A writer owes a debt to his readers, and they are within their rights to demand repayment.
The readers agree to offer the writer their time and, in some cases, mental effort. But this is a loan, not a gift.
To repay it, the writer undertakes to offer his readers something worth their time and, in some cases, mental effort. The loan is made up of the principal and accrued interest.
These days, most readers are generous enough, or perhaps realistic enough, to forgo the interest: elegance, verve, refined style, wit, erudition, depth.
But they still must demand a prompt repayment of the principal: lucid, comprehensible communication.
A reader may at times have to make an effort to grasp a complex idea, but he shouldn’t have to make any effort at all trying to force his way through the thicket of turgid, involute style, bad grammar and careless word order.
In other words, a writer is allowed to make his readers stop and think because of what he writes, but not because of how he writes it. If that’s what he does, he’s in default.
In that vein, earlier today I felt cheated by this headline in a daily paper: “Holocaust survivor reveals how the French held thousands of doomed Jews in Paris prison camp and followed Nazi orders with ‘chilling efficiency’ on the 75th anniversary of its liberation.”
I knew that the French, like our own Labour Party, may incline to anti-Semitism, but the headline still gave me a start. For that anniversary is just about now. So, just about now, the French are still running a prison camp in Paris, in which they hold thousands of doomed Jews on Nazi orders.
Fine, some writers do derive the EU’s genealogy from the Third Reich, but surely it’s outrageous to suppose that, 75 years after the liberation of Paris, the French are still following Nazi diktats. I’ve heard of EU tyranny, but this is just too much to absorb.
The two paragraphs above are written in jest. The headline in question actually testifies not to French monstrosity, but to English illiteracy: to make the headline unequivocal, the phrase “on the 75th anniversary of Paris liberation” should have come either at the beginning of the sentence or else after the verb “reveals”.
It took me a few seconds to figure this out, but these were the few seconds I, the reader, shouldn’t have been expected to waste trying to decipher the sentence. The writer cheated me of my time – his loan is thereby foreclosed, and he’s declared professionally bankrupt.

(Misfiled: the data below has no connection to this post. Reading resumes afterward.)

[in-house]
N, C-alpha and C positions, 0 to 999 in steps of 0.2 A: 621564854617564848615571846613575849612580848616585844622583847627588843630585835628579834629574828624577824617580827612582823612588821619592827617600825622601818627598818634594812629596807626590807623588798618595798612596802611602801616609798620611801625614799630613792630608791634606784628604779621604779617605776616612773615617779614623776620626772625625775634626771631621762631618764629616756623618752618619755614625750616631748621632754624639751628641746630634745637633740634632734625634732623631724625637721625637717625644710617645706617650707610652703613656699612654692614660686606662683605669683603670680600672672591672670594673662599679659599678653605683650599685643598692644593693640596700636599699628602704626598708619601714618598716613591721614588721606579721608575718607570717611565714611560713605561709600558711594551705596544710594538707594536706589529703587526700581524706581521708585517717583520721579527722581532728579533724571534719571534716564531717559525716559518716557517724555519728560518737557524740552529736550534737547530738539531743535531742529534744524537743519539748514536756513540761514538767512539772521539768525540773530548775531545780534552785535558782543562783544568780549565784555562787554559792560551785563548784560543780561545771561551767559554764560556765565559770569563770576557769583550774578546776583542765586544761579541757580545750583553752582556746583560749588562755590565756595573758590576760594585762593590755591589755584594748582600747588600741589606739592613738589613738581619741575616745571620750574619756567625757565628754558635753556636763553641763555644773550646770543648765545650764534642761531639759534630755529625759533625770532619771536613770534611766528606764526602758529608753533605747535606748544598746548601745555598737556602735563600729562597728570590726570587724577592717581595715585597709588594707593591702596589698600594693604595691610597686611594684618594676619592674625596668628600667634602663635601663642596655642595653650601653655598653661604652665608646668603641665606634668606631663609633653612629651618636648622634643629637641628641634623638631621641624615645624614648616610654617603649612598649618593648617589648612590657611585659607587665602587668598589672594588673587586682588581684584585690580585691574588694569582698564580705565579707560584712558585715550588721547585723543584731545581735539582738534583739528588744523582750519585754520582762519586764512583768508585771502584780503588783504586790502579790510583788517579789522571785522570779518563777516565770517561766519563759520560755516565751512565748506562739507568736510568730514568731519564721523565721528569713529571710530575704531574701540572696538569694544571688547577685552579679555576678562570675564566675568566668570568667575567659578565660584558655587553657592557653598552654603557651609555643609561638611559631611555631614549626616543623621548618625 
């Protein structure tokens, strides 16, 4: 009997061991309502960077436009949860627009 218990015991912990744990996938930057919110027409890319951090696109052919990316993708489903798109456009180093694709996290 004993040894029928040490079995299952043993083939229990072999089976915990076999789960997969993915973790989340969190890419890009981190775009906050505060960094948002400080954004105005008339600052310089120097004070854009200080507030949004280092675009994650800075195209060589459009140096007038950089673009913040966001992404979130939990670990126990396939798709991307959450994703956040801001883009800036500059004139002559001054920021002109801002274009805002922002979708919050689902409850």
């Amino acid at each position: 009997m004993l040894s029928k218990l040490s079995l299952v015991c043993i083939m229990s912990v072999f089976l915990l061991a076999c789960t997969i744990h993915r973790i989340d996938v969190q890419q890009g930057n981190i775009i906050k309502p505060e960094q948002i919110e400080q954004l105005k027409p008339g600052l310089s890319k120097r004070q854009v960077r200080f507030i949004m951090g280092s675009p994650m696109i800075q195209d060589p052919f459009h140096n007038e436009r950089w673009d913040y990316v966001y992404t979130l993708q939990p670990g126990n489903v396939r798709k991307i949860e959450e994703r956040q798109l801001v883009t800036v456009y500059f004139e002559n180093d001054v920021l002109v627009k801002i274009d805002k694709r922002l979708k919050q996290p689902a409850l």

Also, that and another paper used “on his behalf” when they meant “on his part” twice in the same issue. Chaps, when a mistake is made on a person’s behalf, he isn’t to blame, at least not wholly. When it’s a mistake on his part, he is – it’s his own bloody fault.
If you don’t know the difference, you should really look for a different line of work – writing for a living isn’t for you. The same goes for those who use ‘infer’ to mean ‘imply’.
‘Imply’ is what you put in; ‘infer’ is what somebody else takes out. Thus I’ve implied throughout this piece that basic standards of literacy are no longer enforced at our mainstream papers, while you may or may not infer that this is a symptom of a general cultural malaise.
Reasonably clear, isn’t it? Not to some hacks, by the looks of it.
Oh well, I could go on and on, but I can’t wait to get back to my volume of Chesterton’s articles and essays – just to remind myself what a splendid tool English can be, when wielded by a masterly hand.
By the way, confusion between ‘masterly’ and ‘masterful’ is another bugbear of mine, mainly because the former word is regrettably disappearing. That proves yet again that modern vandalism in language and elsewhere is reductive.
Just for the benefit of those professional hacks: ‘masterly’ and ‘masterful’ are cognates but not synonyms. The former means virtuosically skilful; the latter, imperious. And writers who don’t know the difference are neither.